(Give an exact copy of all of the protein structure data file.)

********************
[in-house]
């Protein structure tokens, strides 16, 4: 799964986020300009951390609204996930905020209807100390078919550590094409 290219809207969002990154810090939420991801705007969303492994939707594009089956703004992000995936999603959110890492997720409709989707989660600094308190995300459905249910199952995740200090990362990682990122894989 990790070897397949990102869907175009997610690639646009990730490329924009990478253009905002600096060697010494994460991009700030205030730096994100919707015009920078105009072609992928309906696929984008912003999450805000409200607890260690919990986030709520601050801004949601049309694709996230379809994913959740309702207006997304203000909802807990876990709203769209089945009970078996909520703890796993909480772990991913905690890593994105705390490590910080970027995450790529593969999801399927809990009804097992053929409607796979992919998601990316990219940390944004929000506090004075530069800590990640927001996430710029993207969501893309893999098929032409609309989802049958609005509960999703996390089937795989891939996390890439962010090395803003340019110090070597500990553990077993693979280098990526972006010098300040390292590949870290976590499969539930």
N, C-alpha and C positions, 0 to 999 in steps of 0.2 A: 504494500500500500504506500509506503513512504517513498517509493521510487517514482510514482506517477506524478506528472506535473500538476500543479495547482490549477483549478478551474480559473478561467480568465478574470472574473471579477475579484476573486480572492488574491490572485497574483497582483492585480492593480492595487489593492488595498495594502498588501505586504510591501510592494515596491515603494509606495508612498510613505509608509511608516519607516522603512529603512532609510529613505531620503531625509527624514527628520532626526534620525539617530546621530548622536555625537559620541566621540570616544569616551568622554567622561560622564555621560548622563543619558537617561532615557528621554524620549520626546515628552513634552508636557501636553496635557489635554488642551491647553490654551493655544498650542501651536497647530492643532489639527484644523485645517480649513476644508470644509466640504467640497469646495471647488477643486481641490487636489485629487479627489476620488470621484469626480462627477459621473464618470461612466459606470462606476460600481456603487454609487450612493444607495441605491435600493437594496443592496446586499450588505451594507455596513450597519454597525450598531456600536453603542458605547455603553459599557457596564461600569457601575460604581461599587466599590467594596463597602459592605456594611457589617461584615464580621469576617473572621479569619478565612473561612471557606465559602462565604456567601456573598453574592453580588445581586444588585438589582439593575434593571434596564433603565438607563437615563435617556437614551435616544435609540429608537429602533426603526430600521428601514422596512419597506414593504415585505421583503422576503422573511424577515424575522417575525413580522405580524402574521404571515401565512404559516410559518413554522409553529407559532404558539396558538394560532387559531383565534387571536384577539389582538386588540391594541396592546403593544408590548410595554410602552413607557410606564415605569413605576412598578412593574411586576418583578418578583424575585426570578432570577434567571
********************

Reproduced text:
[in-house]
């Protein structure tokens, strides 16, 4: 799964986020300009951390609204996930905020209807100390078919550590094409 290219809207969002990154810090939420991801705007969303492994939707594009089956703004992000995936999603959110890492997720409709989707989660600094308190995300459905249910199952995740200090990362990682990122894989 990790070897397949990102869907175009997610690639646009990730490329924009990478253009905002600096060697010494994460991009700030205030730096994100919707015009920078105009072609992928309906696929984008912003999450805000409200607890260690919990986030709520601050801004949601049309694709996230379809994913959740309702207006997304203000909802807990876990709203769209089945009970078996909520703890796993909480772990991913905690890593994105705390490590910080970027995450790529593969999801399927809990009804097992053929409607796979992919998601990316990219940390944004929000506090004075530069800590990640927001996430710029993207969501893309893999098929032409609309989802049958609005509960999703996390089937795989891939996390890439962010090395803003340019110090070597500990553990077993693979280098990526972006010098300040390292590949870290976590499969539930």
N, C-alpha and C positions, 0 to 999 in steps of 0.2 A: 504494500500500500504506500509506503513512504517513498517509493521510487517514482510514482506517477506524478506528472506535473500538476500543479495547482490549477483549478478551474480559473478561467480568465478574470472574473471579477475579484476573486480572492488574491490572485497574483497582483492585480492593480492595487489593492488595498495594502498588501505586504510591501510592494515596491515603494509606495508612498510613505509608509511608516519607516522603512529603512532609510529613505531620503531625509527624514527628520532626526534620525539617530546621530548622536555625537559620541566621540570616544569616551568622554567622561560622564555621560548622563543619558537617561532615557528621554524620549520626546515628552513634552508636557501636553496635557489635554488642551491647553490654551493655544498650542501651536497647530492643532489639527484644523485645517480649513476644508470644509466640504467640497469646495471647488477643486481641490487636489485629487479627489476620488470621484469626480462627477459621473464618470461612466459606470462606476460600481456603487454609487450612493444607495441605491435600493437594496443592496446586499450588505451594507455596513450597519454597525450598531456600536453603542458605547455603553459599557457596564461600569457601575460604581461599587466599590467594596463597602459592605456594611457589617461584615464580621469576617473572621479569619478565612473561612471557606465559602462565604456567601456573598453574592453580588445581586444588585438589582439593575434593571434596564433603565438607563437615563435617556437614551435616544435609540429608537429602533426603526430600521428601514422596512419597506414593504415585505421583503422576503422573511424577515424575522417575525413580522405580524402574521404571515401565512404559516410559518413554522409553529407559532404558539396558538394560532387559531383565534387571536384577539389582538386588540391594541396592546403593544408590548410595554410602552413607557410606564415605569413605576412598578412593574411586576418583578418578583424575585426570578432570577434567571